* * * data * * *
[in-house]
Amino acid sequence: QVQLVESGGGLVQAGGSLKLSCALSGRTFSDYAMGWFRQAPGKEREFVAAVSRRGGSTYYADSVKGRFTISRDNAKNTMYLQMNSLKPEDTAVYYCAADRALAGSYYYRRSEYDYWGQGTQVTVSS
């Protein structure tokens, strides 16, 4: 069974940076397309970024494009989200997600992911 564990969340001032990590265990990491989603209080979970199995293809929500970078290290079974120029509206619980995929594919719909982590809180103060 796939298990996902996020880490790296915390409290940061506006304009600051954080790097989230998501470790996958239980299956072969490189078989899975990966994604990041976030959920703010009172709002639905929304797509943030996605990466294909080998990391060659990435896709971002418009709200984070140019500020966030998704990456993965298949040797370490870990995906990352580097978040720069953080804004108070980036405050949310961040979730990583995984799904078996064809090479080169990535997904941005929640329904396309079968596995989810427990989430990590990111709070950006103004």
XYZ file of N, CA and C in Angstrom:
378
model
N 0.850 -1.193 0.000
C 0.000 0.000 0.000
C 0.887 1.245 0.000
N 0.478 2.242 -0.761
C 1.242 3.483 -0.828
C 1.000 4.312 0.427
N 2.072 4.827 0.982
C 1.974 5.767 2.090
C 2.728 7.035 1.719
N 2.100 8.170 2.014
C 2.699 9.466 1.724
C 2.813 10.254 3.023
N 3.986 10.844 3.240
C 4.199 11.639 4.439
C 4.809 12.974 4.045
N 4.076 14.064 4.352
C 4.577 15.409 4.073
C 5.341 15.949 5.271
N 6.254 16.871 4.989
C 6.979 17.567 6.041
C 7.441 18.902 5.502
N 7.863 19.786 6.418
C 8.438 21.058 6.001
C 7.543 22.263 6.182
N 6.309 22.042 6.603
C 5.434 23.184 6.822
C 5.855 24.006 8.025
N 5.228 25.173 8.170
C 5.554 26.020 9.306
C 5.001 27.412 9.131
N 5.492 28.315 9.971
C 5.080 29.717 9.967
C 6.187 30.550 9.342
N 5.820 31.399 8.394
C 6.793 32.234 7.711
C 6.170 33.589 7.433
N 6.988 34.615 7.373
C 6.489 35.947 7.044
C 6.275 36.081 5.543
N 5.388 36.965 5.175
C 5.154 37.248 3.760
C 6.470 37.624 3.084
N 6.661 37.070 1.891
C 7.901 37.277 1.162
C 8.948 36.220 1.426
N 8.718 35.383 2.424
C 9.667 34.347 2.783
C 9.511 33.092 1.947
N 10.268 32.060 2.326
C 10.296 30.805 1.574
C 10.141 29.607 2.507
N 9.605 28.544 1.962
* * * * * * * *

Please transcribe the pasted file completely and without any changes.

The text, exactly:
[in-house]
Amino acid sequence: QVQLVESGGGLVQAGGSLKLSCALSGRTFSDYAMGWFRQAPGKEREFVAAVSRRGGSTYYADSVKGRFTISRDNAKNTMYLQMNSLKPEDTAVYYCAADRALAGSYYYRRSEYDYWGQGTQVTVSS
């Protein structure tokens, strides 16, 4: 069974940076397309970024494009989200997600992911 564990969340001032990590265990990491989603209080979970199995293809929500970078290290079974120029509206619980995929594919719909982590809180103060 796939298990996902996020880490790296915390409290940061506006304009600051954080790097989230998501470790996958239980299956072969490189078989899975990966994604990041976030959920703010009172709002639905929304797509943030996605990466294909080998990391060659990435896709971002418009709200984070140019500020966030998704990456993965298949040797370490870990995906990352580097978040720069953080804004108070980036405050949310961040979730990583995984799904078996064809090479080169990535997904941005929640329904396309079968596995989810427990989430990590990111709070950006103004």
XYZ file of N, CA and C in Angstrom:
378
model
N 0.850 -1.193 0.000
C 0.000 0.000 0.000
C 0.887 1.245 0.000
N 0.478 2.242 -0.761
C 1.242 3.483 -0.828
C 1.000 4.312 0.427
N 2.072 4.827 0.982
C 1.974 5.767 2.090
C 2.728 7.035 1.719
N 2.100 8.170 2.014
C 2.699 9.466 1.724
C 2.813 10.254 3.023
N 3.986 10.844 3.240
C 4.199 11.639 4.439
C 4.809 12.974 4.045
N 4.076 14.064 4.352
C 4.577 15.409 4.073
C 5.341 15.949 5.271
N 6.254 16.871 4.989
C 6.979 17.567 6.041
C 7.441 18.902 5.502
N 7.863 19.786 6.418
C 8.438 21.058 6.001
C 7.543 22.263 6.182
N 6.309 22.042 6.603
C 5.434 23.184 6.822
C 5.855 24.006 8.025
N 5.228 25.173 8.170
C 5.554 26.020 9.306
C 5.001 27.412 9.131
N 5.492 28.315 9.971
C 5.080 29.717 9.967
C 6.187 30.550 9.342
N 5.820 31.399 8.394
C 6.793 32.234 7.711
C 6.170 33.589 7.433
N 6.988 34.615 7.373
C 6.489 35.947 7.044
C 6.275 36.081 5.543
N 5.388 36.965 5.175
C 5.154 37.248 3.760
C 6.470 37.624 3.084
N 6.661 37.070 1.891
C 7.901 37.277 1.162
C 8.948 36.220 1.426
N 8.718 35.383 2.424
C 9.667 34.347 2.783
C 9.511 33.092 1.947
N 10.268 32.060 2.326
C 10.296 30.805 1.574
C 10.141 29.607 2.507
N 9.605 28.544 1.962